Police Body Cameras

Police Body Cameras

The idea of equipping law enforcement officers with body cameras has been a hot topic for many years. Already, police departments nationwide are doing experimental runs, including the Fort Worth Police Department.

According to Texomans, these body cams show promising signs of accountability.

"It's good to have it. It would be better protection for the victim and the cop" said Wichita Falls resident Concepcion Velasquez.

"They already have cameras on the cars so why not? That would help them in legal matters and it would also help the public with liable suits" said David Bowling, also a Wichita Falls resident.

These cameras would act as an extra set of digital eyes to shield officers from citizen complaints as well as help the public with officer's use of excessive force.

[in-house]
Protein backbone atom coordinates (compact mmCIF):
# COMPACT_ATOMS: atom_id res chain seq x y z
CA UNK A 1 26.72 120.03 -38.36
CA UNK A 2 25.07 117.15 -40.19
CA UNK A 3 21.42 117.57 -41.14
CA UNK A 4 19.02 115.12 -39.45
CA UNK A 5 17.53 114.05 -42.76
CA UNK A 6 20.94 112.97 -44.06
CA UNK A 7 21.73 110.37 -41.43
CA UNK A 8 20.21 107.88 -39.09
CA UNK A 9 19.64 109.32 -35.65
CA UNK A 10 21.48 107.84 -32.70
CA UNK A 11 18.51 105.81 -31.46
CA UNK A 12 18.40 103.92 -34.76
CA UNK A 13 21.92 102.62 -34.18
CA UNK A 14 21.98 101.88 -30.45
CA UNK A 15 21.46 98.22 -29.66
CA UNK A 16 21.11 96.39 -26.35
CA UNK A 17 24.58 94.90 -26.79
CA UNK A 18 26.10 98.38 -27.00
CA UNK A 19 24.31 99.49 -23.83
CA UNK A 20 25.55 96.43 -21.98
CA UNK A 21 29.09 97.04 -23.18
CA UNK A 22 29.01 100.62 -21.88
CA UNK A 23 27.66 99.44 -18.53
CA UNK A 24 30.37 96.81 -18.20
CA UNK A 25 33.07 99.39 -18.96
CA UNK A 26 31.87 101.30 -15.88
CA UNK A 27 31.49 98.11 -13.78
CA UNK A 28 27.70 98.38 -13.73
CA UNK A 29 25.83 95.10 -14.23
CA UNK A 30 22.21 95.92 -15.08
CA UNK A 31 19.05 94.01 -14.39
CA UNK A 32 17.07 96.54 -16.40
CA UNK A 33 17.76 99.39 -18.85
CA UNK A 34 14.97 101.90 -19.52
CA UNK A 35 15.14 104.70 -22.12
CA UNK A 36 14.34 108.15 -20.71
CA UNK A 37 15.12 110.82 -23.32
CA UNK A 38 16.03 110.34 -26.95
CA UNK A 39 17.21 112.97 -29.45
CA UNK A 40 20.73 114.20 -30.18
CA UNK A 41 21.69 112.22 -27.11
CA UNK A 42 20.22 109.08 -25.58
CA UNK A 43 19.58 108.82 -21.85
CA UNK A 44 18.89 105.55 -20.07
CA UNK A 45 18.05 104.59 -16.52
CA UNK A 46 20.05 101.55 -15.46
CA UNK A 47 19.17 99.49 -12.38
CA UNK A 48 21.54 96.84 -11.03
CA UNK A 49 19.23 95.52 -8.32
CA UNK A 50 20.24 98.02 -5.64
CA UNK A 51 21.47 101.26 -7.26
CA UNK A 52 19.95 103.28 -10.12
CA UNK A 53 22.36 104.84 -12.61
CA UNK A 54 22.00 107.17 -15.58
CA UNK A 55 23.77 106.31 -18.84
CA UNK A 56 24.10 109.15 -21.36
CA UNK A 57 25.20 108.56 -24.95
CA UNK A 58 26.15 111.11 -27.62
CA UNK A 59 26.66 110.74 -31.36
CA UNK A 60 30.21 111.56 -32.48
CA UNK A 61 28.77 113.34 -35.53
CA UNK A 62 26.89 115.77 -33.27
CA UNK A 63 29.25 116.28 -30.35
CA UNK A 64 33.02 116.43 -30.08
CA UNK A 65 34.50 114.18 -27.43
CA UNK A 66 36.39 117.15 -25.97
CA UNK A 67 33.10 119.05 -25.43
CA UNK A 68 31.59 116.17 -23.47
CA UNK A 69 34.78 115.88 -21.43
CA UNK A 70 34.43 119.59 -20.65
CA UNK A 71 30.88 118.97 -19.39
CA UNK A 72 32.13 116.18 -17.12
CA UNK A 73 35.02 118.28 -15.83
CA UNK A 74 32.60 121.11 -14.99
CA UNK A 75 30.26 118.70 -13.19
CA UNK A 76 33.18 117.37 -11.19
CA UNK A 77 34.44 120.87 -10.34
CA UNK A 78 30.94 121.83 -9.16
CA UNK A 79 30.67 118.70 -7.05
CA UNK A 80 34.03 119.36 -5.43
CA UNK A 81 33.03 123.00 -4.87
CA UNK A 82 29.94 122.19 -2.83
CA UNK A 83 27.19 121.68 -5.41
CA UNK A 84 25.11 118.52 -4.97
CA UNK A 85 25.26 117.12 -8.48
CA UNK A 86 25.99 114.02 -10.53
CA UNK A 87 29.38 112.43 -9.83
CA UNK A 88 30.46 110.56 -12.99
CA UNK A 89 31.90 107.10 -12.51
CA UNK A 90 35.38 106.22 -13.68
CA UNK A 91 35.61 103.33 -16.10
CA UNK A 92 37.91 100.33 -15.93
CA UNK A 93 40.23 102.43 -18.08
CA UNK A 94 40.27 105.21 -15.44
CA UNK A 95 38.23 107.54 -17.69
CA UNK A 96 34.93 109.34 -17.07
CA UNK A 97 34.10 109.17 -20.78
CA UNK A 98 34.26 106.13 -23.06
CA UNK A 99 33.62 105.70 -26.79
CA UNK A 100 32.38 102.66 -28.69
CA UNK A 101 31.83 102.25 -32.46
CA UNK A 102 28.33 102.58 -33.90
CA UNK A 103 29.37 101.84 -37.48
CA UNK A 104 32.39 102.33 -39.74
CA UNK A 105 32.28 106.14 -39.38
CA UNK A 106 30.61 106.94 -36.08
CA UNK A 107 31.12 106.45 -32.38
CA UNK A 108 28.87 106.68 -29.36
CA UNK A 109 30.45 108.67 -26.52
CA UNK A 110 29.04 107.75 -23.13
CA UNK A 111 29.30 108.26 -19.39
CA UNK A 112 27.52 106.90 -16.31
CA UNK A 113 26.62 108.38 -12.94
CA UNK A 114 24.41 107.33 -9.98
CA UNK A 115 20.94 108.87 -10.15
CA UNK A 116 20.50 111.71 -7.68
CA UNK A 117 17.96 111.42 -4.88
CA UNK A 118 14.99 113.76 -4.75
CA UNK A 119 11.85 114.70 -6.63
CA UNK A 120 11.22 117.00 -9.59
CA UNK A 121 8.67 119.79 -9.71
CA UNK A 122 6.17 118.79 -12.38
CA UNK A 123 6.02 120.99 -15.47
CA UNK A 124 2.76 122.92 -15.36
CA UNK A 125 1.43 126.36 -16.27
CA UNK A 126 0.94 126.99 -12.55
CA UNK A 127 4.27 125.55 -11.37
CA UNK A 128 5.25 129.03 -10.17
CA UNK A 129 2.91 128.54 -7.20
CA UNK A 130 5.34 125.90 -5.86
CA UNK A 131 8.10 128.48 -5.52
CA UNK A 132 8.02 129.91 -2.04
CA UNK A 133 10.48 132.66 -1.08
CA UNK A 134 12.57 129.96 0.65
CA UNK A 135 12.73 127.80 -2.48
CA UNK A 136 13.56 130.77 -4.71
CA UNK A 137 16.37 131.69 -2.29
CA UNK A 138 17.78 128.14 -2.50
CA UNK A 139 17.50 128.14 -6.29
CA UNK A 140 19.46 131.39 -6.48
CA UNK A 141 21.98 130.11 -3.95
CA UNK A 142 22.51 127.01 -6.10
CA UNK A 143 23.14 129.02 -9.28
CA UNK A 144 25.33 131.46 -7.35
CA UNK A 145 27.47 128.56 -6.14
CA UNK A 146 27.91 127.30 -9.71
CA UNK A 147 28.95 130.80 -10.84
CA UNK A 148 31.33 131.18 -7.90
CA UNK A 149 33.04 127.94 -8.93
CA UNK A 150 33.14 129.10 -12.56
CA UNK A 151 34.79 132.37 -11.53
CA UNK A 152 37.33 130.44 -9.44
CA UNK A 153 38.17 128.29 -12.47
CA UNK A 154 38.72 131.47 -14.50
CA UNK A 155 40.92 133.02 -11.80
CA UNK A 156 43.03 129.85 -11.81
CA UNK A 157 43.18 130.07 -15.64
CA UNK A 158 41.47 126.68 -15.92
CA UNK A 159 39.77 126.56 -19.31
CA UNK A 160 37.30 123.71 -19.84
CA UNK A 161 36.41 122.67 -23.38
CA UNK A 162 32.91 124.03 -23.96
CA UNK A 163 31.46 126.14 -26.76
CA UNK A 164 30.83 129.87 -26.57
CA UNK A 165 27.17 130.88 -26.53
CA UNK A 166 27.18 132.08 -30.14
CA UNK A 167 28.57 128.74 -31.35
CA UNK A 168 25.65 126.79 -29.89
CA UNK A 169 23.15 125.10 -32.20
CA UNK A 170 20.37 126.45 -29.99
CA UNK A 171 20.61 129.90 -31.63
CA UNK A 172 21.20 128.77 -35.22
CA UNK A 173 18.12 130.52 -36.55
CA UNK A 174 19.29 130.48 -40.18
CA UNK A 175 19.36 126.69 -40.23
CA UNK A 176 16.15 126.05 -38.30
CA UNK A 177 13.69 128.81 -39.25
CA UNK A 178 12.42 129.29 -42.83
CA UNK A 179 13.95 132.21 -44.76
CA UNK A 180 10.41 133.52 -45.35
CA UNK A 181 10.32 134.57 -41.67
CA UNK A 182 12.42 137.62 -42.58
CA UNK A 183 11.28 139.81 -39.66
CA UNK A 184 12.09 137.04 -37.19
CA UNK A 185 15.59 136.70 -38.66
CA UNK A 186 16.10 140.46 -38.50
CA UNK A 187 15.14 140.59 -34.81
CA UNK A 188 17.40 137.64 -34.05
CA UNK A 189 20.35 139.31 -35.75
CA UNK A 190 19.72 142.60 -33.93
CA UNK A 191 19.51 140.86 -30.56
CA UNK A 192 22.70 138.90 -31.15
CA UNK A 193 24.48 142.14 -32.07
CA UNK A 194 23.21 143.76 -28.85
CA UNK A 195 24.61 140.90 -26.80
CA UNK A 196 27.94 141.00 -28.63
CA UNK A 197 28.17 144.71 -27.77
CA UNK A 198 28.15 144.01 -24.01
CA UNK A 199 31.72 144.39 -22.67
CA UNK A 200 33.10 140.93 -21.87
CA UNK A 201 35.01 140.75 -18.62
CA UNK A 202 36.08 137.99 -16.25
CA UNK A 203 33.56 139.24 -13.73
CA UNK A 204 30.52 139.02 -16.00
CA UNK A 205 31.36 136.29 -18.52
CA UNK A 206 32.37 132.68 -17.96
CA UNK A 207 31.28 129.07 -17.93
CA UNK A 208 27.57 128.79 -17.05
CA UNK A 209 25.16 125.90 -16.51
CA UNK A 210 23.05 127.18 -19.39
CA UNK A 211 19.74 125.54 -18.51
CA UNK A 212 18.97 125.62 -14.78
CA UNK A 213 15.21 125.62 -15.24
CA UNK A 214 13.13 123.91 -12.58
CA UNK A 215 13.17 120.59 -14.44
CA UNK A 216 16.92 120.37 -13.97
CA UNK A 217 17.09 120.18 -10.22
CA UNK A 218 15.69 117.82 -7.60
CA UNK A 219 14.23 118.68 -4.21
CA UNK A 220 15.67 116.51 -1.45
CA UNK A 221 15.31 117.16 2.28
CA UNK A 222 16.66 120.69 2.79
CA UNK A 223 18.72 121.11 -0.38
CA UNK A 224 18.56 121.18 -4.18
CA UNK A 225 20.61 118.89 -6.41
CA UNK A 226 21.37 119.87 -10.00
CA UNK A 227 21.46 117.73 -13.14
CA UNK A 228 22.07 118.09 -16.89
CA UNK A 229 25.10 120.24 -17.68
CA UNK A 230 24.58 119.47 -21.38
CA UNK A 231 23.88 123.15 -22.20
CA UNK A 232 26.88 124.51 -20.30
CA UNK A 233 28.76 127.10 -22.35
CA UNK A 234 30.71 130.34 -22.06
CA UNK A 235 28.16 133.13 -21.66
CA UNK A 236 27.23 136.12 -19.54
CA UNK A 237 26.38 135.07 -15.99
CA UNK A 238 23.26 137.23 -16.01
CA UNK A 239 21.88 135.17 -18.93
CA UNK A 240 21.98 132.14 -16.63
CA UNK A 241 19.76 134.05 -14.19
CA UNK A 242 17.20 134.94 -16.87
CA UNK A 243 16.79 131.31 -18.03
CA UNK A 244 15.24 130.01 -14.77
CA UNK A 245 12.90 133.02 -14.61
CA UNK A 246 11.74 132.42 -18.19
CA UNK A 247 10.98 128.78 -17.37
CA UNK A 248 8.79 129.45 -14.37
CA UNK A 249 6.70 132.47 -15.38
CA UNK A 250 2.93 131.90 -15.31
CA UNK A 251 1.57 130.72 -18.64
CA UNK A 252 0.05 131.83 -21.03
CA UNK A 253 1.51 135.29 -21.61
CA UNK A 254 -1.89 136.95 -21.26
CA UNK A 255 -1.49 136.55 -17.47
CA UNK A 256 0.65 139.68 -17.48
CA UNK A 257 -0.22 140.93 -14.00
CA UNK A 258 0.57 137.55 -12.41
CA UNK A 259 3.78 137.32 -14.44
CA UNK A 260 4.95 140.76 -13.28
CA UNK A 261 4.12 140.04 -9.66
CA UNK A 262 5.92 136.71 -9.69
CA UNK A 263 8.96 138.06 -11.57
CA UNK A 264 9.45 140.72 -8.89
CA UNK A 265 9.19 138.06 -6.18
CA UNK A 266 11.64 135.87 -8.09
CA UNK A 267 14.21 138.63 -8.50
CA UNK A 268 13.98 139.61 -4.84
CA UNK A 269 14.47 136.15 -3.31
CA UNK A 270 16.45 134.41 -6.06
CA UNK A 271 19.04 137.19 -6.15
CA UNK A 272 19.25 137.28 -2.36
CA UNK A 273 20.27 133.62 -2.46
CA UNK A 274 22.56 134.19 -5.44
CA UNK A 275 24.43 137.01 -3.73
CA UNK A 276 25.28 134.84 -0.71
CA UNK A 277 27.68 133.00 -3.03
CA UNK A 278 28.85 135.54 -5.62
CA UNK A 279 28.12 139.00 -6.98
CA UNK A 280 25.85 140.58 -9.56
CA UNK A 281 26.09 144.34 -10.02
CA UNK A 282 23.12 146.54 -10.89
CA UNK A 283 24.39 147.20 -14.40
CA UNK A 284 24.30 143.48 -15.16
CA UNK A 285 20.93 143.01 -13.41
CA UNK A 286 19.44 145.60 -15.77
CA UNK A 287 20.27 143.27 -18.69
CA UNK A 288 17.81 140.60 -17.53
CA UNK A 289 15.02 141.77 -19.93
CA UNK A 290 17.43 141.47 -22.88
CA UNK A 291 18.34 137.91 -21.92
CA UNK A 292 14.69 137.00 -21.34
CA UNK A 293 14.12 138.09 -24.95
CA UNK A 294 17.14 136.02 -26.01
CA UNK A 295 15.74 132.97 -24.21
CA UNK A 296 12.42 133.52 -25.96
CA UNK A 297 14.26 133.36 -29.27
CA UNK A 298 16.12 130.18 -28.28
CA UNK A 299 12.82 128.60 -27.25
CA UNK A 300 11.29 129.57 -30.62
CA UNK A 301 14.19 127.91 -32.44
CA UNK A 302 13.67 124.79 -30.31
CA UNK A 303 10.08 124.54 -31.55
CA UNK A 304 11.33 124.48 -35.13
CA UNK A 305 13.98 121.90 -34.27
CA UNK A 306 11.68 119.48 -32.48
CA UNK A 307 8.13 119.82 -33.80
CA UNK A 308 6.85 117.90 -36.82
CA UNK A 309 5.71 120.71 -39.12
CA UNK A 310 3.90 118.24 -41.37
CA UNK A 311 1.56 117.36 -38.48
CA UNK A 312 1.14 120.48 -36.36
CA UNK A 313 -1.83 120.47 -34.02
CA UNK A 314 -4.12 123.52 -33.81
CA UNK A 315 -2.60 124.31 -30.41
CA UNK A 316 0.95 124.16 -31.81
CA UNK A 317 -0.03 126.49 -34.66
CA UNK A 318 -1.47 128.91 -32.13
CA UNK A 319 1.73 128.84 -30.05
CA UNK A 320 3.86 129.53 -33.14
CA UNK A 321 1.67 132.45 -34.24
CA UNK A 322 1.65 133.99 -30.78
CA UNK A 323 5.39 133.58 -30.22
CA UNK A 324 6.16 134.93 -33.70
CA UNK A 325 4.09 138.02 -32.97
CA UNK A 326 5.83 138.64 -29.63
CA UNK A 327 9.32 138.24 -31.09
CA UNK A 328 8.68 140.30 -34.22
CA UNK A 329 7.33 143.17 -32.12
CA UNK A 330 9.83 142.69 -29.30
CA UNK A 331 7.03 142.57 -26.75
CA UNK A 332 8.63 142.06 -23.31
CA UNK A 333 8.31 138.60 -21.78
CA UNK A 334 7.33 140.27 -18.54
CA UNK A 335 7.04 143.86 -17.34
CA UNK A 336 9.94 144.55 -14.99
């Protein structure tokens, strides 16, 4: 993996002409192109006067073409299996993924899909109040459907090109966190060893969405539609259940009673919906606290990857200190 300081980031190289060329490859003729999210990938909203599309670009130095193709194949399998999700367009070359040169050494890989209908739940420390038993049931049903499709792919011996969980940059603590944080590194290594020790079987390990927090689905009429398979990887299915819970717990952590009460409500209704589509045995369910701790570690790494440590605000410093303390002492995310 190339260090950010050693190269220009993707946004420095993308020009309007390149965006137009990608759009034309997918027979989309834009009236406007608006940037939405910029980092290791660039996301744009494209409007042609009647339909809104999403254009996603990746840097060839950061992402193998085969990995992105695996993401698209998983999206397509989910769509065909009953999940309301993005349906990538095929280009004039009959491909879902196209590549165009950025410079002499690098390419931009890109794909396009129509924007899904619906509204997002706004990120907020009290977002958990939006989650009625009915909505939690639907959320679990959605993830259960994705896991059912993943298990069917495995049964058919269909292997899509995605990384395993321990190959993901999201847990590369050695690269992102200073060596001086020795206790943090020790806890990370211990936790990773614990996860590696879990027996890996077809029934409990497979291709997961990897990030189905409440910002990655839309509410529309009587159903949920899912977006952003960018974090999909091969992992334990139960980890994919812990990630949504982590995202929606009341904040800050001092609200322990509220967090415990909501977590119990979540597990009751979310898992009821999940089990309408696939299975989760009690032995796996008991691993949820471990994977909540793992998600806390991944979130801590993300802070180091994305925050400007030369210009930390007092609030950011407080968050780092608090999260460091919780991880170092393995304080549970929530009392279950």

"A camera allows us to follow what actually happened versus what someone's story is. Anyone can tell stories and stories are not always true" said former Airman David Youngblood.

However, these are some cons that come with the idea of body cams. Officers are already equipped with heavy items including radios, batons and much more. The cost of the cameras can also be pretty pricey. It runs from a few hundred to over $1000 each, but the devices could potentially pay for themselves if a few court complaints and lawsuits are avoided.

"Accusations of excessive force will definitely decrease because they have all the proof right there. They can always go back and check" said Wichita Falls resident Micaela Lekennedy.

These cameras do bring some promising statistics. A police department in Rialto, California put cameras on their officers. They saw the number of citizen complaint files drop by 88%, and more importantly the use of excessive force by officers declined by 59%.

Other cities that are experimenting with these body cams include Phoenix, Scottsdale and Greensboro, N.C., and smaller towns like Coeur d'Alene, Idaho. Even campus cops at San Jose State University in California are also being equipped with these devices.

Cynthia Kobayashi, Newschannel Six.